Evolve London 2011: Tag Games' Paul Farley on freemium ethics, and its naivety when it launched Funpark Friends
Digging into the subject was Paul Farley, MD of Tag Games, the developer of freemium games such as Funpark Friends at Evolve London 2011.
"They're making too much money; it must be evil. Using analytics in games is evil; cos you're exploiting people's addictions. And they're not even games," he said, repeating many of the criticisms levelled at the sector.
Dancing with the devil?
Looking at bad business practice, he highlighted that some of the worst offenders were those companies who get carried away when it comes to the quality of external marketing (often with respect to actual graphics) and other elements such as notification spamming.
However, when it comes to monetisation techniques, the free-to-play model clearly does employ some psychological pressure, whether due to gameplay design or peer pressure with limited edition items.
"We are seeing some unscrupulous behaviour with companies repeating the availability of limited edition items," Farley commented.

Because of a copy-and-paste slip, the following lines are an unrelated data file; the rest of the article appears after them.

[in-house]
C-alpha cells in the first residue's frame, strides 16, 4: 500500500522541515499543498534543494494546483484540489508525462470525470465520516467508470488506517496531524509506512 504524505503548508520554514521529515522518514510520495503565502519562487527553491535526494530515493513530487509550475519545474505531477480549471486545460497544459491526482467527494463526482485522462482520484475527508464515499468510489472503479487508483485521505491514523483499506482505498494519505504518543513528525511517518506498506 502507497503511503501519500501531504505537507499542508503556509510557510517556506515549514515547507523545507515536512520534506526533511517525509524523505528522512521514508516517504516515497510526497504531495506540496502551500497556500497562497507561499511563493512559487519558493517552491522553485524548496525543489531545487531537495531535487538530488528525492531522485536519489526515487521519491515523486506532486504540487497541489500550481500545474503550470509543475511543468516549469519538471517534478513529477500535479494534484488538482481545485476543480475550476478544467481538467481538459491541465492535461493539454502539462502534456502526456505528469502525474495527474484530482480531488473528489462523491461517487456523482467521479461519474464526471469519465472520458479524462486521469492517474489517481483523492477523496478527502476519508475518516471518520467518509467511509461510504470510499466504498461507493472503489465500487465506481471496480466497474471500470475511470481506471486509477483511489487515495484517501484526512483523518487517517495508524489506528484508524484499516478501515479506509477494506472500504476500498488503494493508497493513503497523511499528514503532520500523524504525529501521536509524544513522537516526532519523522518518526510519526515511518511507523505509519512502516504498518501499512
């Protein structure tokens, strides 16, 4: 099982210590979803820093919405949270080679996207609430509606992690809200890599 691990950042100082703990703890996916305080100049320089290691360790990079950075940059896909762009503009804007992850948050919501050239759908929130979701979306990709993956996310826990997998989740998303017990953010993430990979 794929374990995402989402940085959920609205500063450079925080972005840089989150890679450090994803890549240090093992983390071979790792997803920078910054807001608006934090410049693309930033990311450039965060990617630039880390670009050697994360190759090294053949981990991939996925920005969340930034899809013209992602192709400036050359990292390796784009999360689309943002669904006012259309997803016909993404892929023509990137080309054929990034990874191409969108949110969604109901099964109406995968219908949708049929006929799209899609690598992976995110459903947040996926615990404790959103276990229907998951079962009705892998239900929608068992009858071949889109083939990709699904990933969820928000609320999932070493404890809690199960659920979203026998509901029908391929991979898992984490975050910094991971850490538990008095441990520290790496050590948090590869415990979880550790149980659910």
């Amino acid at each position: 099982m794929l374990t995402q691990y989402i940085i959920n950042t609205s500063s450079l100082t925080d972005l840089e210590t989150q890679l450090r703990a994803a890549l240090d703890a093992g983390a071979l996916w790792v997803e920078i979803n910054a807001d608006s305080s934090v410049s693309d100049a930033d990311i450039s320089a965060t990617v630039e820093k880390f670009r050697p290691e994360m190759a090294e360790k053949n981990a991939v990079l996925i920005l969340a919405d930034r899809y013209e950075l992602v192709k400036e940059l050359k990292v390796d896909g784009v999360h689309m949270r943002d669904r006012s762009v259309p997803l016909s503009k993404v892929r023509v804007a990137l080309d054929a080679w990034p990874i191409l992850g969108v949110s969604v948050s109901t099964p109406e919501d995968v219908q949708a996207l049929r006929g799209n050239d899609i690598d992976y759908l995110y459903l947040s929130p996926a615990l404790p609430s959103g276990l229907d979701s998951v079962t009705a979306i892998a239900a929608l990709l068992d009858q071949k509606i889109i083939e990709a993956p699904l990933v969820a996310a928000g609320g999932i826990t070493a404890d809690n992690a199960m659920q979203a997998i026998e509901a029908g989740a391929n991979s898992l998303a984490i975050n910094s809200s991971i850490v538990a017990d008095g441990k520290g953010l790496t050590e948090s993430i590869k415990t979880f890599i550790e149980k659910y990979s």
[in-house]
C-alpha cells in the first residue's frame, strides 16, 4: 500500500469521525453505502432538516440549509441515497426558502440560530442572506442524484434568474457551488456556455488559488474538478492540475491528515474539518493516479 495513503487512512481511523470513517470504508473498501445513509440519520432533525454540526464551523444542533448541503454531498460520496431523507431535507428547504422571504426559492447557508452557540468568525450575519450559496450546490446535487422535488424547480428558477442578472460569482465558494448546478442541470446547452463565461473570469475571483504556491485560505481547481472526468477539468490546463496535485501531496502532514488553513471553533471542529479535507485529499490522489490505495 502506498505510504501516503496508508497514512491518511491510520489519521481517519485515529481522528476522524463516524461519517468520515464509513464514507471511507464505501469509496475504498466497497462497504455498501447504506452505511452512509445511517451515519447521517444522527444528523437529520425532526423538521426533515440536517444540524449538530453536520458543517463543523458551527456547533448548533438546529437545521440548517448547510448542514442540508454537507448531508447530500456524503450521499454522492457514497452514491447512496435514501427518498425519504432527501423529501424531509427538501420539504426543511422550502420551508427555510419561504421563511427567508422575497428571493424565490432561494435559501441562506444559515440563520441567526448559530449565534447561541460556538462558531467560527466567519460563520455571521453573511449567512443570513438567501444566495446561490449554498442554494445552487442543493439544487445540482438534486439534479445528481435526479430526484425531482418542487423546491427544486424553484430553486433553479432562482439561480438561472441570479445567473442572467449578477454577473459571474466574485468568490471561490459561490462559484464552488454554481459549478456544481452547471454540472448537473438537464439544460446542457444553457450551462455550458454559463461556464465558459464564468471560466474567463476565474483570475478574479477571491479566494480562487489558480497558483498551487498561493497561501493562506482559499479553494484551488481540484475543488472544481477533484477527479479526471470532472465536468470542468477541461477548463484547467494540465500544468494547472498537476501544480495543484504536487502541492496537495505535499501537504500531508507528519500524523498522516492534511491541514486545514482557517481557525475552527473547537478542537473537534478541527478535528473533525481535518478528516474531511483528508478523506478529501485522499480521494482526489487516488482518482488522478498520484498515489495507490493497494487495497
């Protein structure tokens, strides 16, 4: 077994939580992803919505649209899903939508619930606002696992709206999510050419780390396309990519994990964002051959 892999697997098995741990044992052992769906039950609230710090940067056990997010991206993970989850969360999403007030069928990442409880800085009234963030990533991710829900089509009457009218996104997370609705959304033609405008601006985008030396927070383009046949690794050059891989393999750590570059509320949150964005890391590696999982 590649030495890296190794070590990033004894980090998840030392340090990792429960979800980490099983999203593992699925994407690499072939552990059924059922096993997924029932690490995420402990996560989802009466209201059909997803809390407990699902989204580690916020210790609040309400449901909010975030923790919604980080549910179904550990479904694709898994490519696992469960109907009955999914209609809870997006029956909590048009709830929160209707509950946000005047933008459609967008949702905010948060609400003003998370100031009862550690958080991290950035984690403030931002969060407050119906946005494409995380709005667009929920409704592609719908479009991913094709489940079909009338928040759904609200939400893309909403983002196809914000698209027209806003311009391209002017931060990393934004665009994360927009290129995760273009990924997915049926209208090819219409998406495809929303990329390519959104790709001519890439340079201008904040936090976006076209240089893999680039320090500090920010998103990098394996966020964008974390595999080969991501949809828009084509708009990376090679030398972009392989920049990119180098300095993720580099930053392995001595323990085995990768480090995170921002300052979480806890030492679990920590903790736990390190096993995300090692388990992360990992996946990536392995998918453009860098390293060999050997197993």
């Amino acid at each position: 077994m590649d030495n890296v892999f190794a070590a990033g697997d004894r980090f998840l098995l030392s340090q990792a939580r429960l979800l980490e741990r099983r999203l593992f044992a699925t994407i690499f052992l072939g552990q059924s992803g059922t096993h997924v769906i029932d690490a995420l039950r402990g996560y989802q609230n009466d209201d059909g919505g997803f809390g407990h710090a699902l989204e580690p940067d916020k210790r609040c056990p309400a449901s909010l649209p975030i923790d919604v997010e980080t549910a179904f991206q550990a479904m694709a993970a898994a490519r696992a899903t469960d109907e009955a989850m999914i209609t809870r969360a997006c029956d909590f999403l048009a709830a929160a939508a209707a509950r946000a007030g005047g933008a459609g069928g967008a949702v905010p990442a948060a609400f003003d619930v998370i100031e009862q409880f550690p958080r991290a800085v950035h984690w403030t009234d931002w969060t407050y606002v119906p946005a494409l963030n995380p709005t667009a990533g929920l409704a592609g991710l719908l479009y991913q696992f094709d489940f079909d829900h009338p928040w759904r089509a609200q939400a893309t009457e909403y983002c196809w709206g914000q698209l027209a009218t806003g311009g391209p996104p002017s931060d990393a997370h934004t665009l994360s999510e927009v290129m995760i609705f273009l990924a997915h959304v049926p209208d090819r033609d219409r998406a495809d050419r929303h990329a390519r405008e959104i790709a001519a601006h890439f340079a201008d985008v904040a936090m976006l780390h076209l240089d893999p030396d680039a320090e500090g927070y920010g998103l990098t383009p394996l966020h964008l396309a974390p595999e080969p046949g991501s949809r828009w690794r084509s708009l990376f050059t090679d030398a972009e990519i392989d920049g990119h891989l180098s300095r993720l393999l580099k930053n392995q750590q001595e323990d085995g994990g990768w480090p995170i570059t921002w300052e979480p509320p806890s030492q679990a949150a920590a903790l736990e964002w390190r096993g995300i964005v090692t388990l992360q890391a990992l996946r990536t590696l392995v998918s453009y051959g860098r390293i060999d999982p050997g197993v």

Yet, as for the wider issue of extremely high value items - such as Bigpoint's 1,000 euro drones in Dark Orbit - Farley was philosophical.
"If some people are sinking all their free time into your game, then maybe a high value item is actually worth 10,000 euros," he pondered.
One area that Farley was more cautious about, however, was when a game reward you with 'special offers', some of which he reckoned were technically illegal under UK law, although he thought it was highly unlikely companies would get into trouble.
Too nice to be rich?
As for Tag as a freemium developer, its focus is on making great games and not being evil.
"We take our values very seriously, and that means entertaining our players and making money."
It launched Funpark Friends five weeks ago, which has 68,000 installs - all though organic traffic - around 50,000 MAUs and 8,000 DAUs to-date.
"Retention has been good, but while our average revenue per paying user is high at £6.50, our conversation rate is very low with the average revenue per user only 7p," Farley revealed
Indeed, in summing up the ethics of freemium, he said that he didnt think Tag hadn't been aggressive enough when it comes to monetisation.
"We were very naive, compared to many of the US freemium developers, especially in terms of being too generous with our in-game currency when we launched," he explained. Tag has since rebalanced this conversion rate.
"It's a continuing debate internally - how much do we push to make money?" he concluded.